Then there's the question of how effective such below-the-radar placement can be. "I guess if you have a cup of McDonald's sitting in front of you it's a subtle endorsement. It's like a billboard but I'm not so sure what the ROI is given the expense," said Margi Booth, president, M Booth & Associates. "If I had my druthers I'd much rather go with: spend the money to get a spokesperson or product on when there's something to say about it. That's much more valuable."
Both business and news executives see where product placement in news programs could go too far. Steve Kraycik bristles at the idea of letting a potential subject of coverage entrench itself too deeply into a news broadcast. "You want to maintain a separation between paid advertising and news product as much as possible to retain your credibility," said Mr. Kraycik, KCPQ's news director. "That newscast needs to remain pure," agreed Chicago's Mr. Beck.
Whether consumers care enough about intrusions into space usually considered sacrosanct is a matter for debate. In a survey of about 800 respondents conducted by two Iowa State University professors, traditional product placement was generally considered acceptable, with people saying they knew it when they saw it. Negative reaction rose 30%, however, when viewers perceived products onscreen were designed to sell something, said Jay Newell, a professor of advertising at the university.
The separation of news and ads is an idea that TV executives arrived at over time, and the line has been crossed depending on the type of newscast being broadcast. In the early days of TV, when entire programs were often owned or sponsored by a single marketing entity, NBC's nightly news program was known as the Camel News Caravan and backed by the cigarette maker. More recently, advertisers have paid to have radio hosts talk about products on air in the belief that it sounds more enticing and relevant than a stock 30-second commercial. "There are tasteful ways to do it," said MJ Keehn, partner-media director at WPP Group's Cole & Weber/United. "We're not talking about turning Tom Brokaw or Katie Couric into Billy Mays selling OxiClean."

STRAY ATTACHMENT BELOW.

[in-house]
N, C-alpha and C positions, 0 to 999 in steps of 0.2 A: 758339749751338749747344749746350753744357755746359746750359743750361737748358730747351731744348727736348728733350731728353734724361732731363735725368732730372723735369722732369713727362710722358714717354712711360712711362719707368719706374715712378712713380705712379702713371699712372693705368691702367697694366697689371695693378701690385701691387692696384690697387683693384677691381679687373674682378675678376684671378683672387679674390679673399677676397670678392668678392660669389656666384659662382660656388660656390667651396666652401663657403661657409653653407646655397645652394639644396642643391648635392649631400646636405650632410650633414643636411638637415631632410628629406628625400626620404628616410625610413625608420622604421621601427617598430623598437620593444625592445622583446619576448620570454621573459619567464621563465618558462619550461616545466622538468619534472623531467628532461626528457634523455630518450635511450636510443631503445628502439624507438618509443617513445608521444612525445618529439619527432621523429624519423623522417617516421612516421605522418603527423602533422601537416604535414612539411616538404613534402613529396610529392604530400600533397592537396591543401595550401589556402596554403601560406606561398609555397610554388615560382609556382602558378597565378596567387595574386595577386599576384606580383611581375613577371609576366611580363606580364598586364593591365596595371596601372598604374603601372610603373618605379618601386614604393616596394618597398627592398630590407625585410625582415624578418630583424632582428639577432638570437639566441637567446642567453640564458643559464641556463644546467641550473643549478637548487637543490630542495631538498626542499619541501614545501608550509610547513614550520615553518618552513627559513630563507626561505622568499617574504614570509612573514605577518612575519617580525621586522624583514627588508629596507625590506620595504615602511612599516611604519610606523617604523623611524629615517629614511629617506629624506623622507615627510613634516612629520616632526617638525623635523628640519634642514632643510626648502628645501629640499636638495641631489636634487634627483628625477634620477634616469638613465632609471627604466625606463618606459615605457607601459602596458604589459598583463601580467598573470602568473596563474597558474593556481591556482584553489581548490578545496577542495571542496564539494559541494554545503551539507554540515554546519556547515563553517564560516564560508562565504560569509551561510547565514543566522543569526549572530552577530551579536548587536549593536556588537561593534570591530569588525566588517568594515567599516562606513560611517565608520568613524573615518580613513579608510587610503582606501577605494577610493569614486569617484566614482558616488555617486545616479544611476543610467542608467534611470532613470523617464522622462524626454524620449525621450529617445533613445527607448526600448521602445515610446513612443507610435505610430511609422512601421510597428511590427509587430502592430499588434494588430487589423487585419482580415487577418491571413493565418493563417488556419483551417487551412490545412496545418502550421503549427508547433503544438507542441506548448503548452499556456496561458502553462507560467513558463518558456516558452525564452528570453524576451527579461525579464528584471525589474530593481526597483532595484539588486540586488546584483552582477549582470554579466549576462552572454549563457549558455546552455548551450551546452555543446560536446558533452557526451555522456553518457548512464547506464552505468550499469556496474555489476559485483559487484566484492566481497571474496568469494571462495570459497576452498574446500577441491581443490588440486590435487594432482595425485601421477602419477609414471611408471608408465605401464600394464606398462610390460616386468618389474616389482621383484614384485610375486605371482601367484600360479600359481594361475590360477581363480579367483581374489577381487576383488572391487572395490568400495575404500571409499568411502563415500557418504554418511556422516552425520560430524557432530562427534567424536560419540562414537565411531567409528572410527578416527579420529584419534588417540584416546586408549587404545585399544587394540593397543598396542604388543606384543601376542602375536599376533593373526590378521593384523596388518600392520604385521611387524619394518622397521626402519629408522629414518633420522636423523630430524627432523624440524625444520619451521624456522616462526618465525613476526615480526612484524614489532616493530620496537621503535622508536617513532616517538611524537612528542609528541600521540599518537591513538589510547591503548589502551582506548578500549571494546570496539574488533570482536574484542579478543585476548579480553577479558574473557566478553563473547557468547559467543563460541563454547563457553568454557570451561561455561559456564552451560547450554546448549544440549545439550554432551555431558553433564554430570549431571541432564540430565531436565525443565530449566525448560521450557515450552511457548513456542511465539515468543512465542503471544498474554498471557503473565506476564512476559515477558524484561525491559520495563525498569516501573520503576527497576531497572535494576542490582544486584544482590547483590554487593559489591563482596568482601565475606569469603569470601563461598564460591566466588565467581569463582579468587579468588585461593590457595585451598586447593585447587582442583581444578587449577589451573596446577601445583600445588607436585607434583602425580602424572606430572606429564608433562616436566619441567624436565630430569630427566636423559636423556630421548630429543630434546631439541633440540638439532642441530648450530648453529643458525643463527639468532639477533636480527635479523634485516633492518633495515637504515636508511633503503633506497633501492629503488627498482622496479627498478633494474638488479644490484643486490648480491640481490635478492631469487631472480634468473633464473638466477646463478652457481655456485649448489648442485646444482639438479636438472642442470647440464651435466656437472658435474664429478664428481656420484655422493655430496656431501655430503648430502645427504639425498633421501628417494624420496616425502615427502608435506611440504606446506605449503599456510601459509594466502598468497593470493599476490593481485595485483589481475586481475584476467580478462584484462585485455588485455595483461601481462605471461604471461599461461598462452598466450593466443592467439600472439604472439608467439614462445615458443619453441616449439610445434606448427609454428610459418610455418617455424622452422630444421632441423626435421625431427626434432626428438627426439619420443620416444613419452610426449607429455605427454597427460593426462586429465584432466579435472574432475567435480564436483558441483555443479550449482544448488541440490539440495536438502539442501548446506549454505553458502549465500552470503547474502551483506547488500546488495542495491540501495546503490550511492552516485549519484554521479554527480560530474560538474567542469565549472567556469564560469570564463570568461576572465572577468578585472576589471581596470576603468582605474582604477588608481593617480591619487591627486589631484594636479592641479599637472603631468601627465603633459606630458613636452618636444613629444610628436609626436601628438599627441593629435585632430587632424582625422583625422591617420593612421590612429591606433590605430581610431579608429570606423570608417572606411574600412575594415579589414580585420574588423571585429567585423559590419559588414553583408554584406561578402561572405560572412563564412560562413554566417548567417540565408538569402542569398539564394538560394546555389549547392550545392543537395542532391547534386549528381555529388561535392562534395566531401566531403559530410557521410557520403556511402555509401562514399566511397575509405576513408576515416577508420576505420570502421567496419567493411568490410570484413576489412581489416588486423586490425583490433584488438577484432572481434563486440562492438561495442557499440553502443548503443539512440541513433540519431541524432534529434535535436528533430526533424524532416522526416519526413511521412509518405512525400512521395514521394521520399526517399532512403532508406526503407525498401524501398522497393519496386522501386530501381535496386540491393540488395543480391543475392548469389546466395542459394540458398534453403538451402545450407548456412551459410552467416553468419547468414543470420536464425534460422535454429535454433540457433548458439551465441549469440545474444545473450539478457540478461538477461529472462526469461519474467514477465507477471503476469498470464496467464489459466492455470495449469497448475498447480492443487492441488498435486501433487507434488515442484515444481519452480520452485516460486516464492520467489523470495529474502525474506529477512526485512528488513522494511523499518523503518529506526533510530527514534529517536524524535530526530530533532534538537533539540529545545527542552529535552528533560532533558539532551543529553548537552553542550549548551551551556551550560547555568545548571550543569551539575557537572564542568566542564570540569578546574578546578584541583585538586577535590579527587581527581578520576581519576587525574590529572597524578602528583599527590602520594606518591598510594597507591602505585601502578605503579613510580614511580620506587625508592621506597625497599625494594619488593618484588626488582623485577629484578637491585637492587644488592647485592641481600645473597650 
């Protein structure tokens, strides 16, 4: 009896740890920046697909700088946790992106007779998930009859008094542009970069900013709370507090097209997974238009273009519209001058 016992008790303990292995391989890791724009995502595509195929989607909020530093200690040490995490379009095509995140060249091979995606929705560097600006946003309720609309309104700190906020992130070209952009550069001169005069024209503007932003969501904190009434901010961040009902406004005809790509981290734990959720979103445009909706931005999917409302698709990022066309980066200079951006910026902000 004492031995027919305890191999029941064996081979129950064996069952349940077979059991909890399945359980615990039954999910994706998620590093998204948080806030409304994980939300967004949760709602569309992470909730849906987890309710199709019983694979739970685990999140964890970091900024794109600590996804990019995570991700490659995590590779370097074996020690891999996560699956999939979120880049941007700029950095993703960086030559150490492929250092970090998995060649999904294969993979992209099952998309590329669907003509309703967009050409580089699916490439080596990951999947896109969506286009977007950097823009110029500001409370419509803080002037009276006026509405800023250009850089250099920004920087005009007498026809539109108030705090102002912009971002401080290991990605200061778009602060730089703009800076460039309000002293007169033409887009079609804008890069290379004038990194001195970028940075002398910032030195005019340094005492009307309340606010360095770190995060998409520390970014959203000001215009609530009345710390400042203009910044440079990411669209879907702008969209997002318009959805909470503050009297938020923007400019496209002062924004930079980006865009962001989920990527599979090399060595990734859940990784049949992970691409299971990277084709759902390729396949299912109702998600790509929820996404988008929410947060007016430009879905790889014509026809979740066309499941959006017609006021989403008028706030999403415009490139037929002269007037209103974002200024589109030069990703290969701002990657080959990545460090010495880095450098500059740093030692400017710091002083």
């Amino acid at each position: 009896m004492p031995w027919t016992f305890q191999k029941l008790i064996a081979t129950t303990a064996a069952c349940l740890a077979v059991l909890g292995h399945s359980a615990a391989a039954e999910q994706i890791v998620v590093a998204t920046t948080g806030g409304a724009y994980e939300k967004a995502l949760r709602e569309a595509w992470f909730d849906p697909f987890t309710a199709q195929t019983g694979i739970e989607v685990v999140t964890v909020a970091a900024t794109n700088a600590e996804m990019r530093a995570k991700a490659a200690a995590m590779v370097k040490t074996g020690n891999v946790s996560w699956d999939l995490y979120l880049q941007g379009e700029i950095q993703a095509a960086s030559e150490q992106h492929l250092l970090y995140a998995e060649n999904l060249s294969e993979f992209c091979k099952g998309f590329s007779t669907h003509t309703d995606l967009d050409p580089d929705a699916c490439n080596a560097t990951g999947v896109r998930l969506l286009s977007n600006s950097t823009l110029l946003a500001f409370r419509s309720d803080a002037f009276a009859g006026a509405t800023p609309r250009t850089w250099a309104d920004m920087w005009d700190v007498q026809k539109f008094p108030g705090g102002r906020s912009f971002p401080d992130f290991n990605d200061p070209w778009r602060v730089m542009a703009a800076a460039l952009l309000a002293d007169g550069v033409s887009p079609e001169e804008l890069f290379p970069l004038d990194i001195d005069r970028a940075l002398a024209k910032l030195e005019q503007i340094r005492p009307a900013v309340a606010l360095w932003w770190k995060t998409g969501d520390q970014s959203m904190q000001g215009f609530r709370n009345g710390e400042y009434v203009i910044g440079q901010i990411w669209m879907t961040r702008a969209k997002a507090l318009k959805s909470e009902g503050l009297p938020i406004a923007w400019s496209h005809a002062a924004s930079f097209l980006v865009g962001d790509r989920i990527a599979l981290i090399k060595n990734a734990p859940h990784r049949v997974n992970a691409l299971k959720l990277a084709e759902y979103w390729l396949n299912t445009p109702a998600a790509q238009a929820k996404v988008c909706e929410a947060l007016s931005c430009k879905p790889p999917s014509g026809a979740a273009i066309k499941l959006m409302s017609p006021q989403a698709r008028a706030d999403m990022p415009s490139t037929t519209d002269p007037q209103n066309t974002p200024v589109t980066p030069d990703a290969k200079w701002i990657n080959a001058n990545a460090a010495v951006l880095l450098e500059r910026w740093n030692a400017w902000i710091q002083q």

Much of this new push is driven by economics. Network newscasts have steadily lost viewers for years, and morning-news shows have become more focused on lifestyle and celebrity than on the serious news of the day. In a sign of the pressure on the formats, CBS's "60 Minutes," NBC's "NBC Nightly News" and ABC's "ABC World News" have all in the last few years let advertisers such as Philips Electronics and Pfizer sponsor entire broadcasts in exchange for running fewer ads, with more time for news segments.
Marketers, too, have their reasons: Broadcast TV is snaring fewer viewers, who have more power than ever to skip past a 30-second ad.
It's no surprise that some rules have begun to form. At KVVU, the McDonald's placement is disclosed by an on-air announcement as well as on-screen graphics, Mr. Karpowicz said. And the company wouldn't allow such stuff on more serious newscasts, including its evening and late news shows. Should a story about McDonald's or the fast-food industry come up when the chain's coffee is on screen, he said, the station would cover it "vigorously and aggressively." What about the coffee? It'd be taken "off the set, just as we remove the commercials for airlines" when an air disaster strikes.
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Contributing: Michael Bush